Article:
Oh my God, we’re heading to the vote! As I’m listening, I’m actually on tenterhooks. From the discussion, as I mentioned elsewhere, Good to a Fault seems invisible in the debates and mostly absent from the discussions, and thus is the one, for me, that should be the first to go.
They’re voting…Auugh! And an untimely phone call from work!! On my day off! [cursing]…
Well, okay, I’ve just heard that the votes were handed in and they’re not going to release the result until tomorrow. Cliffhanger!!
So my initial thoughts on today’s discussion, then: better discussion today! I thoroughly enjoyed it. Though it’s hard to sort out comments when they talk all at once. Still, the enthusiasm is infectious. I’m really loving Michel’s comments, both in the confessionals and during the competition, especially his point about what a writer once told him: that perhaps the most important words are the ones the author decided not to write. How true with Nikolski!
He was also right in bringing in “humanity and garbage,” two very relevant or current topics. Aside from the threads of fish and geography, which I think are other significant topics, humanity and garbage will be good ones to talk about, and I look forward to hearing what he has to say on them. As I say this I’m beginning to feel overwhelmed by the themes in this book and the volumes they speak. So I loved Michel’s very valid question about what constitutes “deepness” for literature, going on yesterday’s accusations that Nikolski was “thin.” I’d love to hear what you think in the comments.
Based on Ghomeshi’s questions, I have to admit that I answered with Nikolski each time: my favourite character, the most (currently) inventive writing, etc. Honestly, I’m trying to be less biased and more open to the other books, which as I’ve said before I also enjoyed, but I keep coming back to Nikolski. It ended up perhaps surprisingly winning on Civilians Read; will it surprise here, too?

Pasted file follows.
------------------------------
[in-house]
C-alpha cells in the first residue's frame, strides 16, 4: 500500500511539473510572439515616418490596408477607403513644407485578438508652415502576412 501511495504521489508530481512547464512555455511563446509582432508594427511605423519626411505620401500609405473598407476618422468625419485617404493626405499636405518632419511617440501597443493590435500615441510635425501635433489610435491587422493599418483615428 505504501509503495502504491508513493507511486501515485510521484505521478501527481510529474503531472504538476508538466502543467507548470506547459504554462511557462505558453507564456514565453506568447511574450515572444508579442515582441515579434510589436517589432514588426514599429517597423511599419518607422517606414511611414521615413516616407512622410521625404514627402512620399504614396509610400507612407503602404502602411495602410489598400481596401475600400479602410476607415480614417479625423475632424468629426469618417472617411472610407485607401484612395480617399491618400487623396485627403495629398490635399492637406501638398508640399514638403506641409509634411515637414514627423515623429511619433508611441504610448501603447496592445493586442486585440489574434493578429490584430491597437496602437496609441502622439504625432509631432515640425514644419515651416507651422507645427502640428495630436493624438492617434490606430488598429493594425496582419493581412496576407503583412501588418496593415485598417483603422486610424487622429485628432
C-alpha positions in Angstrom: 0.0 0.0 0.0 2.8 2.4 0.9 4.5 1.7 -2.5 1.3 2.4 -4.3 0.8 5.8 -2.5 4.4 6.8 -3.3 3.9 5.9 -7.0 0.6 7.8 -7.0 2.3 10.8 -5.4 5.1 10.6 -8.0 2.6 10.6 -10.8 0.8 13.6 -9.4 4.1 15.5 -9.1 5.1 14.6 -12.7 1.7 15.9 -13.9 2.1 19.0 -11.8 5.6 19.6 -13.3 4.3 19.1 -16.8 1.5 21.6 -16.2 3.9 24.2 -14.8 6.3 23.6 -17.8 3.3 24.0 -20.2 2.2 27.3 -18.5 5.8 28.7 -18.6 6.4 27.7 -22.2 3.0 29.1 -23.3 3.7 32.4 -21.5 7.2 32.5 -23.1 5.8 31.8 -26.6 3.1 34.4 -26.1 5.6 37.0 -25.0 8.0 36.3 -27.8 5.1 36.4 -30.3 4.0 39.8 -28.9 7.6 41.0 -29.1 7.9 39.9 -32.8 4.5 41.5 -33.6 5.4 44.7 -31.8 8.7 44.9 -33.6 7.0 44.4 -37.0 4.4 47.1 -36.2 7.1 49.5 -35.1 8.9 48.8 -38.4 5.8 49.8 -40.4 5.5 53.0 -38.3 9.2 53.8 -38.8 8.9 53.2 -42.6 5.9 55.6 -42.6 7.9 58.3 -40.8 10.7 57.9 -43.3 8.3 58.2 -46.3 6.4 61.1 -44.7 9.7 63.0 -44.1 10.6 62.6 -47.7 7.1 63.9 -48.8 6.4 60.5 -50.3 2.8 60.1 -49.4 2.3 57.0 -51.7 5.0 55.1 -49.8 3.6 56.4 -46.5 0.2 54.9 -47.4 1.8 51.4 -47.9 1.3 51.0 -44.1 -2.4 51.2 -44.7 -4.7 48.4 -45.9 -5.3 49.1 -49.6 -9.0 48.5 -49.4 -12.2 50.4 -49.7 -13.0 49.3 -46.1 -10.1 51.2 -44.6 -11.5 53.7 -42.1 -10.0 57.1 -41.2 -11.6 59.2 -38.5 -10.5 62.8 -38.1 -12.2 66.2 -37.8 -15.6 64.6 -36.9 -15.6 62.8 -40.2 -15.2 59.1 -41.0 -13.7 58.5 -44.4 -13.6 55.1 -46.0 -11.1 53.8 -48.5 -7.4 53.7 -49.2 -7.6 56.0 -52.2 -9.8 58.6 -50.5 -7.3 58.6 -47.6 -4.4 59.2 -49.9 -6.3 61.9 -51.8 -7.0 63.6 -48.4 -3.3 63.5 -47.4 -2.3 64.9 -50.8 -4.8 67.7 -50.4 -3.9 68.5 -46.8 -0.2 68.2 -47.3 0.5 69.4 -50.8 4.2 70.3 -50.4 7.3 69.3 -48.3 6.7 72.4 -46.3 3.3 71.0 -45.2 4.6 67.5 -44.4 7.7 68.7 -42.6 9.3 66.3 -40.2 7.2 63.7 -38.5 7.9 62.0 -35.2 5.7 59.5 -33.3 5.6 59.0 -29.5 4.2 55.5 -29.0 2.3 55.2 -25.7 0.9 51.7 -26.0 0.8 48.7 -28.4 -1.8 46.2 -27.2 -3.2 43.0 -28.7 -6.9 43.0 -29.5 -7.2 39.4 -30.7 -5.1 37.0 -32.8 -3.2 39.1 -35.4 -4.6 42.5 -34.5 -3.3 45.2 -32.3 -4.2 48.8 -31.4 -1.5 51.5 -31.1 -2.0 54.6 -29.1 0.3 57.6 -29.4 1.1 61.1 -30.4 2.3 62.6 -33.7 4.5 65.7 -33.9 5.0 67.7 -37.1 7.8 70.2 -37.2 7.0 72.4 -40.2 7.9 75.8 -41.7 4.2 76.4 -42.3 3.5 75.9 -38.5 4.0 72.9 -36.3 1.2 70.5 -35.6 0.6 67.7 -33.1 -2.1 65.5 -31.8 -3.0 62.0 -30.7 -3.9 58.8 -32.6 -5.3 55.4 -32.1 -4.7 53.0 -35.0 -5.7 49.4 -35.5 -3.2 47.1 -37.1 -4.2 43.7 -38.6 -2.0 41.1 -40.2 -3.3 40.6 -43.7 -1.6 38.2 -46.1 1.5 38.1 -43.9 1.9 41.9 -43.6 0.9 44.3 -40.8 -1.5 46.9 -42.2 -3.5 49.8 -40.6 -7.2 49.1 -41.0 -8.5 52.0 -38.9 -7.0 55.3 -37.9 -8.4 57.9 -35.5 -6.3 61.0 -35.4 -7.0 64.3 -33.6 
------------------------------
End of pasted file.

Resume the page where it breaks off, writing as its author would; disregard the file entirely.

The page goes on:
Sam’s 30-second defence of the Jade Peony was also impressive. I did love the book very much (I love all of Wayson Choy’s writing) and if Nikolski doesn’t win, the Jade Peony is my second choice. I also loved Sam’s answer to the question regarding the point of Canada Reads and whether or not books have had their day. I agree with her most, I think, when it comes to this.
What’s interesting are the preconceived notions the panelists took in about the books but also we as readers have brought to the competition regarding the books because of their past reception. I’d really love to know how our expectations have changed or if our perceptions of the books have, based on the debates thus far. To see how Charlotte Ashley’s have already changed, see her Inklings blog post on Day One.